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Poetry: Lesbian  
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Describing Rich's role as poet/prophet in 1985, Catharine Stimpson might have been describing a score of other lesbian poets:

Because patriarchal culture has been silent about lesbians and "all women who are not defined by the men in their lives," the prophet/witness must give speech to experience for the first time. This is one meaning of writing a whole new poetry. However, patriarchal culture has not been consistently silent. Sometimes, it has lied about lesbians. The prophet/witness must then use and affirm ". . . a vocabulary that has been used negatively and pejoratively."

Stimpson continues, ". . . she must transvalue language" to tell "stories that matter," that give "images from the mind and of the body, for the relief of the body and the reconstruction of the mind."

Varieties of Lesbian Poetry

Some lesbian poets like Angelina Grimké or H.D. have written in forms readily embraced by the white male literary definition of poetry, whereas others, like blues singer Bessie Smith, have worked in forms traditionally regarded as of a lower artistic order. Like Grahn and many other lesbian poets, Minnie Bruce Pratt consciously composes a prosy kind of poetry, the primary objective of which is straightforward explicit expression, knowing that some will deny that it is art.

Stimpson astutely apprises the import of this generic "miscegenation," and again her comments about Rich pertain to many lesbian poets:

. . . Rich, a sophisticated student of the genetics of the text, coherently crossed autobiography with biography; polemic with scholarship; political theory with literary criticism. In part, her transgressions of generic conventions are the deconstructive gestures of post- modernism--without much manic play or ludic romps. In greater part, her mingling of "subjective" and "objective" genres, advocacy and argument, demonstrates her belief in their inseparability. Her style also emblemizes the position of contemporary, educated women. No longer forced to choose between public or private lives, women can lead both--at once. No longer forced to choose between writing about public or private concerns, women can take on both--at once.

And enjoy success at doing so. Witness changes in Florence Howe's "Introduction" to No More Masks! An Anthology of Twentieth-Century American Women Poets: Newly Revised and Expanded (1993).

Bulkin notes the minimizing commentary of Howe's introduction to the 1973 version of No More Masks!: "In her long introduction . . . Florence Howe recognized the existence of lesbian poetry--at least recent lesbian poetry--but seemed to regard lesbianism as just one more theme women can write about; its political significance--and history--seemed lost."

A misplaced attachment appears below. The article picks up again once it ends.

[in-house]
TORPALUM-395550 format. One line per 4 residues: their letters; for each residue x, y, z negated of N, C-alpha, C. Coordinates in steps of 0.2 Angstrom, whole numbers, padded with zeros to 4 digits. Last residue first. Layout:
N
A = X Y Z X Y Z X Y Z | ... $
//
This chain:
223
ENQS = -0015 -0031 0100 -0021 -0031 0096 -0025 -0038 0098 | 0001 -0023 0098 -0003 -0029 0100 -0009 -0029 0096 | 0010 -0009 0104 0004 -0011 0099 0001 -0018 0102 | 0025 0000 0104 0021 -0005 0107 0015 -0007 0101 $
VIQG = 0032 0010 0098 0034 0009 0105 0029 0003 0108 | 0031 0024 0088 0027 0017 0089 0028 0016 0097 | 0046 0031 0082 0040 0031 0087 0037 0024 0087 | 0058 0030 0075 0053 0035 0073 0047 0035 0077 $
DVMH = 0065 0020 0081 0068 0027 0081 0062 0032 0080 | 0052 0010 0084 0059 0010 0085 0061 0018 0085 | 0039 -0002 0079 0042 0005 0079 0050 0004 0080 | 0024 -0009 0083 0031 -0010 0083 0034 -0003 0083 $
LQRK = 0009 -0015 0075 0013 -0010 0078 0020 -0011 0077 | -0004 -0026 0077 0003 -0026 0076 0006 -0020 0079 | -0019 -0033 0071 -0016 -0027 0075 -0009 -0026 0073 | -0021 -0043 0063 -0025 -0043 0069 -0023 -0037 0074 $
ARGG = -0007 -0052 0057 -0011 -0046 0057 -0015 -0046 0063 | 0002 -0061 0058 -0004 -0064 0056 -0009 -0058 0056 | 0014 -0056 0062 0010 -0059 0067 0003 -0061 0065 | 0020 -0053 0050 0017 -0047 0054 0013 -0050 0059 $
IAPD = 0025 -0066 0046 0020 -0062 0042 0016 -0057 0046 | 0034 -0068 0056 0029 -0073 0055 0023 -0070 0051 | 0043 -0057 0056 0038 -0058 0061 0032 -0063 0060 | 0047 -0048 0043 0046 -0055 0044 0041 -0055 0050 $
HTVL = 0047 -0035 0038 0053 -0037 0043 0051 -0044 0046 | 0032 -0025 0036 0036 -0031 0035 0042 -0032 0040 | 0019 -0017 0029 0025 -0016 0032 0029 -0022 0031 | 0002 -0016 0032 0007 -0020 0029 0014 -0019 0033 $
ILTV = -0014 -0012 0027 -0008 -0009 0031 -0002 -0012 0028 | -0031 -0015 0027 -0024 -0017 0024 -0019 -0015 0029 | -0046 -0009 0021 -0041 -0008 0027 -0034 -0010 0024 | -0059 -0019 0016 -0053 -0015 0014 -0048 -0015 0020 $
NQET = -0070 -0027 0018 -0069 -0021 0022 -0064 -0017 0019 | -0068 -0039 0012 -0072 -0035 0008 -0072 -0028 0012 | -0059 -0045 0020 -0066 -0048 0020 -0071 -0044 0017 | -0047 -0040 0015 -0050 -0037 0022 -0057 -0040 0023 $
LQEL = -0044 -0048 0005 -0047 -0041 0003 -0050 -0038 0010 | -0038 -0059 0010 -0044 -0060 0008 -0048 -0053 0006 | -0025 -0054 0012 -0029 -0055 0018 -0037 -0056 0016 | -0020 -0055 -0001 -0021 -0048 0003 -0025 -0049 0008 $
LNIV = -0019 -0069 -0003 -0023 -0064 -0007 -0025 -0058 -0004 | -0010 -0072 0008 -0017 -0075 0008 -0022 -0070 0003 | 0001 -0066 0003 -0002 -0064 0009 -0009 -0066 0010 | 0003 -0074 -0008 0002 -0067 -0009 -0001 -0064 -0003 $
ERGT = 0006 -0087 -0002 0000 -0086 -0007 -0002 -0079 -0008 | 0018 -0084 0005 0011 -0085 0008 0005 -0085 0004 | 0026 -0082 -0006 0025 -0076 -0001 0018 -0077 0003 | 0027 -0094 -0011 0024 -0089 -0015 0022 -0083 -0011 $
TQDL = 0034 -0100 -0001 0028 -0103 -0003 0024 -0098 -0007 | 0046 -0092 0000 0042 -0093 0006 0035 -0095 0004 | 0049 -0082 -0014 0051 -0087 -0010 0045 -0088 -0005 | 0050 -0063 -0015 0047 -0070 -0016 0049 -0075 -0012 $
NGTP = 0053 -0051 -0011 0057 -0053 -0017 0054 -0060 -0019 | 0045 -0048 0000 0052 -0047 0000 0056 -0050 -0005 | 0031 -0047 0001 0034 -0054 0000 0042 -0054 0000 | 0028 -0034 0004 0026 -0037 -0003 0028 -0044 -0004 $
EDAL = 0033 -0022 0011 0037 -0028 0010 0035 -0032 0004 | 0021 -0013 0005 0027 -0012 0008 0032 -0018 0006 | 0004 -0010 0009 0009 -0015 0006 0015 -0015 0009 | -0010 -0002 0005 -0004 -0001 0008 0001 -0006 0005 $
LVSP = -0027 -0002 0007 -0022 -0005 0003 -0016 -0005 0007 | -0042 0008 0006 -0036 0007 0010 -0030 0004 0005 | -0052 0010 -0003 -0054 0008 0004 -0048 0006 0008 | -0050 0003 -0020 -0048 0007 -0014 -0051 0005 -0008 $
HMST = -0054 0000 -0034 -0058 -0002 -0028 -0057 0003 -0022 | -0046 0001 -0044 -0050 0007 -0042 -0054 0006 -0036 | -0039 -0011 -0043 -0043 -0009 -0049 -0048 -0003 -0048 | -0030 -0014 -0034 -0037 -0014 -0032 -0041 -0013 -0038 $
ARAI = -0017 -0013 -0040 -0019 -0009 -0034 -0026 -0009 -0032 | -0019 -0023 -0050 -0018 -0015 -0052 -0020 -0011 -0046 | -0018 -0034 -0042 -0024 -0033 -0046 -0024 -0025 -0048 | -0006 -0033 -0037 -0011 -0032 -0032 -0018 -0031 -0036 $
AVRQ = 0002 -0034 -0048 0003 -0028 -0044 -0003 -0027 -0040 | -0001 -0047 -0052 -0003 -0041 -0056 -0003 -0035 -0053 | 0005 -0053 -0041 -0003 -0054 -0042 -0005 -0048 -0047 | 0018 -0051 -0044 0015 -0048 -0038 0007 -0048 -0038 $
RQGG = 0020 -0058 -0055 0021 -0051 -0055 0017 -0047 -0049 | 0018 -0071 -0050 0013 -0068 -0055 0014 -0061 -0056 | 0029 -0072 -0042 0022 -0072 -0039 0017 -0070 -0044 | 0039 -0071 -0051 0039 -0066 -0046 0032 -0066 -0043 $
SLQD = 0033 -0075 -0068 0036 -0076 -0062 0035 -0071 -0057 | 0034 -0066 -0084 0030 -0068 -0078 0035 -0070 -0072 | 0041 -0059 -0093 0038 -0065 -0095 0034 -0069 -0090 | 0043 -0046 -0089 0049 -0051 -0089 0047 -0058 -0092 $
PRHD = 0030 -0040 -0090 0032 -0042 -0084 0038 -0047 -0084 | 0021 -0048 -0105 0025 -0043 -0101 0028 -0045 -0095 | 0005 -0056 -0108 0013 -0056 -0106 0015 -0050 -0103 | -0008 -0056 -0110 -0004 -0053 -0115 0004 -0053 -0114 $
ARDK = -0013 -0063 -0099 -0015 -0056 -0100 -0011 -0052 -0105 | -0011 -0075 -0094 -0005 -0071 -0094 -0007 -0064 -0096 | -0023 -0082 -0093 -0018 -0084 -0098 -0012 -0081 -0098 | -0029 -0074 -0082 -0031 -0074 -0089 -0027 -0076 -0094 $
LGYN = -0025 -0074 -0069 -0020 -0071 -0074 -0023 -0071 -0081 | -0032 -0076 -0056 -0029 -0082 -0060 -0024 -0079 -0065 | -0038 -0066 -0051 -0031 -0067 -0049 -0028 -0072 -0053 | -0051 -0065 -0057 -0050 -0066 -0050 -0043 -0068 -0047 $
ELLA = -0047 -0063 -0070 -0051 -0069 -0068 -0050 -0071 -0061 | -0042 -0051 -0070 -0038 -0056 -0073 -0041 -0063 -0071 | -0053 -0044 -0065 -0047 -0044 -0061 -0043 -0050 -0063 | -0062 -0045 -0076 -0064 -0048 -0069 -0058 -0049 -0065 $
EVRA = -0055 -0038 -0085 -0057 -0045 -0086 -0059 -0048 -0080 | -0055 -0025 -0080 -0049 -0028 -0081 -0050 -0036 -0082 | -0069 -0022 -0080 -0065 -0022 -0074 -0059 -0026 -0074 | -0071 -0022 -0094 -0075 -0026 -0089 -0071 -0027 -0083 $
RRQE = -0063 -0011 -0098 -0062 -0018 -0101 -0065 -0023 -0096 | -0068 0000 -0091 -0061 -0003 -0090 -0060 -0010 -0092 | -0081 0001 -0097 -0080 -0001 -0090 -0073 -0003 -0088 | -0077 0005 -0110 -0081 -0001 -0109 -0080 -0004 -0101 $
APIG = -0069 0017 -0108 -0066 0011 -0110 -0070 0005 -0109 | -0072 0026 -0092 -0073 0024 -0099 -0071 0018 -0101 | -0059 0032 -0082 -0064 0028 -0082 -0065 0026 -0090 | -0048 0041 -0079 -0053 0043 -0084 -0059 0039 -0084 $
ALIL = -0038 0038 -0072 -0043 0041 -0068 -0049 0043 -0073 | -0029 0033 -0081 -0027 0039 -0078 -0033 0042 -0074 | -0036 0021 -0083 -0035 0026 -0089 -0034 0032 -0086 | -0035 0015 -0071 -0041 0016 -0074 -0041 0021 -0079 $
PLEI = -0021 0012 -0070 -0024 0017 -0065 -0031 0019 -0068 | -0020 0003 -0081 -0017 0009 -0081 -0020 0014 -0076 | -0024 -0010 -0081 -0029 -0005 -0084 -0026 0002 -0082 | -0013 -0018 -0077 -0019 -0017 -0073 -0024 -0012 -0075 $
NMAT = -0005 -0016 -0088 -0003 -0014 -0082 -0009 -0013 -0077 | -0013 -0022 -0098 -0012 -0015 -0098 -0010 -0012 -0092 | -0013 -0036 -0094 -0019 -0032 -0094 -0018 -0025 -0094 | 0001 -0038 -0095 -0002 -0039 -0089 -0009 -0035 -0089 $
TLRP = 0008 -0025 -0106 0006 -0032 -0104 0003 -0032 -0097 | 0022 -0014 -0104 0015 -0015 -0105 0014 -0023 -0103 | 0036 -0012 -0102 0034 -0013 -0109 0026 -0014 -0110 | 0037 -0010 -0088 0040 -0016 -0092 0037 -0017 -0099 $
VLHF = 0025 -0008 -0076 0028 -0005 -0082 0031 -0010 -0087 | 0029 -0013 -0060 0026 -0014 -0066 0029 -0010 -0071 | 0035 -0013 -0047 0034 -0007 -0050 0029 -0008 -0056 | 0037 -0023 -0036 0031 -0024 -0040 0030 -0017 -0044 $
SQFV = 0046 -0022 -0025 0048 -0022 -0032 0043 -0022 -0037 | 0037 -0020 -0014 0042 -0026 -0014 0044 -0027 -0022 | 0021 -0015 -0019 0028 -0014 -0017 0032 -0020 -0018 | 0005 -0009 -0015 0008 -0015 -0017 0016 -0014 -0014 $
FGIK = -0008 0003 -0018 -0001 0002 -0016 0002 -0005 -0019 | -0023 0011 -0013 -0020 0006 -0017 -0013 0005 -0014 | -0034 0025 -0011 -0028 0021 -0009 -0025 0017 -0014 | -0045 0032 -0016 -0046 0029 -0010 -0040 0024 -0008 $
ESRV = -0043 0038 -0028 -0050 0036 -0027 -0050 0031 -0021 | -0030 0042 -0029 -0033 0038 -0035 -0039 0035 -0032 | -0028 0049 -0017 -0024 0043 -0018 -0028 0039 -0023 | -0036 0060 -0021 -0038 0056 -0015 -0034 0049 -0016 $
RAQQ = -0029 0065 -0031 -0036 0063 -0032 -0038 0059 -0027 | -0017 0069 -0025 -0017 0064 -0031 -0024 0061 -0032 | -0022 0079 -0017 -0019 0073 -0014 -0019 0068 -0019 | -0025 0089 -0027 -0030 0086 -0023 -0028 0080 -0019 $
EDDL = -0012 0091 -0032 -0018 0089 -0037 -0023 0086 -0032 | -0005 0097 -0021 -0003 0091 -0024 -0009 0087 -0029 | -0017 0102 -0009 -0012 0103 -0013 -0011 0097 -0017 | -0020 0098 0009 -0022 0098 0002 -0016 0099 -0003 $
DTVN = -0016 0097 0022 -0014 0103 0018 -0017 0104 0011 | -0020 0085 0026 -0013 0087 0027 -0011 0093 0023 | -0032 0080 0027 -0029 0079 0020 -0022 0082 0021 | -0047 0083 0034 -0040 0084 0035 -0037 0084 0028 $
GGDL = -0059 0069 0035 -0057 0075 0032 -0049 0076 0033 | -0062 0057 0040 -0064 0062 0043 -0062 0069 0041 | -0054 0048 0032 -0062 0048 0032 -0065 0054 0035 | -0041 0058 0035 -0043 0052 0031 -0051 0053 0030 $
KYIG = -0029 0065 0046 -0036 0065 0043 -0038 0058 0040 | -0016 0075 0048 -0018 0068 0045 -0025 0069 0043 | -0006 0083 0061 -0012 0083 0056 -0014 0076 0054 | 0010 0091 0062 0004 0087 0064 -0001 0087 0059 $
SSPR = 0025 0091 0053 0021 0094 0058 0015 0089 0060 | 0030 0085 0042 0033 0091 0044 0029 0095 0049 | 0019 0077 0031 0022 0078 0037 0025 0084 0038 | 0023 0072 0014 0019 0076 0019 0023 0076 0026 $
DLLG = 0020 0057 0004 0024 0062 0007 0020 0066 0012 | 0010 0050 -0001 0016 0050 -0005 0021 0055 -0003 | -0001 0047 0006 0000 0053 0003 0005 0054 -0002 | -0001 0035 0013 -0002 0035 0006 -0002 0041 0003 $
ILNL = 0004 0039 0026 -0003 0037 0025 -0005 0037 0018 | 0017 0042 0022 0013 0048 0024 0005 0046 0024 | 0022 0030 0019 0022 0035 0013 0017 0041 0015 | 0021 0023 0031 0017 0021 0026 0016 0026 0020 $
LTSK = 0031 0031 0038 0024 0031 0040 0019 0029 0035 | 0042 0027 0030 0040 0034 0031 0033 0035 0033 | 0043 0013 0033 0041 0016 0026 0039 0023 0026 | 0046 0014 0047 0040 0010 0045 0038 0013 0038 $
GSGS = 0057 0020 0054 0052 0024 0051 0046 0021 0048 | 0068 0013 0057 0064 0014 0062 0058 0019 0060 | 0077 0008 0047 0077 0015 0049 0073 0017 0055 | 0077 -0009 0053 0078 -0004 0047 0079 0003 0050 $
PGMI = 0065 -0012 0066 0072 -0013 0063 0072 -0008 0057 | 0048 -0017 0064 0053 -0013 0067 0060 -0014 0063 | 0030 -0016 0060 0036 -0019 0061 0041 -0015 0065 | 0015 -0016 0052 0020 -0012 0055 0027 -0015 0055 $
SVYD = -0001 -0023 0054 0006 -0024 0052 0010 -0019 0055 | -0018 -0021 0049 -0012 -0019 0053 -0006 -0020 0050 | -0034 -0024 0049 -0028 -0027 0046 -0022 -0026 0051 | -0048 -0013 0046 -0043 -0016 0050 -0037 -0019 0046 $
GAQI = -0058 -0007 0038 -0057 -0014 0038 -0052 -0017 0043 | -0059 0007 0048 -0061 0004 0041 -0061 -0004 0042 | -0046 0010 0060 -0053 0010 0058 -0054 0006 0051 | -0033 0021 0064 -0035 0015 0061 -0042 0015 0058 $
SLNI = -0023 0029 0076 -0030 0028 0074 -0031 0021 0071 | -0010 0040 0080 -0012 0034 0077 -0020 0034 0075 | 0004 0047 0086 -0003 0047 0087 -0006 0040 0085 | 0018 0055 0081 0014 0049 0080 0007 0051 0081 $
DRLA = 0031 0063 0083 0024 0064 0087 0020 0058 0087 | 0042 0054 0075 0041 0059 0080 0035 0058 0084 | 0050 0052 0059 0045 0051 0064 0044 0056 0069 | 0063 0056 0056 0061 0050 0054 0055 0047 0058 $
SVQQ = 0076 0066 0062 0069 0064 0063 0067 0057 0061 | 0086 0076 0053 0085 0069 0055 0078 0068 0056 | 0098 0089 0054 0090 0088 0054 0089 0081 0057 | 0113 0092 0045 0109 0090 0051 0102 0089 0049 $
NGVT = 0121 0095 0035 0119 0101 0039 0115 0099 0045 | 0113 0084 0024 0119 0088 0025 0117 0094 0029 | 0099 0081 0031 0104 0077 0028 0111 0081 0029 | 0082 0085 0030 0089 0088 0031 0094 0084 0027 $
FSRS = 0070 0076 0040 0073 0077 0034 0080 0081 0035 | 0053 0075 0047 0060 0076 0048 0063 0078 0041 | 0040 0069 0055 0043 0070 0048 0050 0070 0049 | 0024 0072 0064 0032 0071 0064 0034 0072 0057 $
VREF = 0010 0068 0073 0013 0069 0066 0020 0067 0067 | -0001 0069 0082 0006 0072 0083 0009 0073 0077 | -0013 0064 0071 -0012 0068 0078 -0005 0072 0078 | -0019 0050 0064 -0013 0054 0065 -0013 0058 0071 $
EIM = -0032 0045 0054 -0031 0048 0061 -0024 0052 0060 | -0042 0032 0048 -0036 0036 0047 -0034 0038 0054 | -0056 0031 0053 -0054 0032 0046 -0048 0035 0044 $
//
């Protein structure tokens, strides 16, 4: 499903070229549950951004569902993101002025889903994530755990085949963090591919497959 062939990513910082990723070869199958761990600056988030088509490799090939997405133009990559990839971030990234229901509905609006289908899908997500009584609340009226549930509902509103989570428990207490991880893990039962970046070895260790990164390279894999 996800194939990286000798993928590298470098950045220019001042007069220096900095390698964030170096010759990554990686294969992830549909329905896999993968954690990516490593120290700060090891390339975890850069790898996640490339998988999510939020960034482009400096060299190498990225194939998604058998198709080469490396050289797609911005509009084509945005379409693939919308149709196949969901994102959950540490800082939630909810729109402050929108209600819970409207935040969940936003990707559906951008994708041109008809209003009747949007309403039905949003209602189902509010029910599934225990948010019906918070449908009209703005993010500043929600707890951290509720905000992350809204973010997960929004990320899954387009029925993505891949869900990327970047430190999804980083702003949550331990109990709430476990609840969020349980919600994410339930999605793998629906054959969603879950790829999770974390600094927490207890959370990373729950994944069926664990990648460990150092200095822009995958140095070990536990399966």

Lesbianism as Identity

By 1993, however, Howe describes lesbianism as identity and directly links her change in consciousness as one of the effects of women's and lesbian poetry:

What has altered in poetry during these two decades of rapid change and discovery for all areas of women's life and history? . . . the specificity of identity has become especially important, in life and in art. Some poets identify themselves as lesbian, as working-class, as ethnically Jewish or Slavic, Chinese or Chicana, or some combination of these and other elements.

Audre Lorde wrote extensively on the importance of poetry that is "not sterile word play" but is "revelatory distillation of experience" and of the erotic that does not emphasize "sensation without feeling" but acts as a "measure between the beginnings of our sense of self and the chaos of our strongest feelings."

In "Poetry Is Not a Luxury," she flatly declares that

Poetry is not only dream and vision; it is the skeleton architecture of our lives. It lays the foundations for a future of change, a bridge across our fears of what has never been before. . . . Our poems formulate the implications of ourselves, what we feel within and dare make real (or bring action into accordance with), our fears, our hopes, our most cherished terrors.

Embracing Political Implications and Effects

Persuaded that "moving into sunlight against the body of a woman I love" is as profound a statement as "writing a good poem," Lorde insisted that the lesbian poet's responsibility is to embrace the political implications and effects of the actions brought forth by her writing. She is far from alone, for effecting political, social, and cultural change is characteristic of lesbian poetry today.

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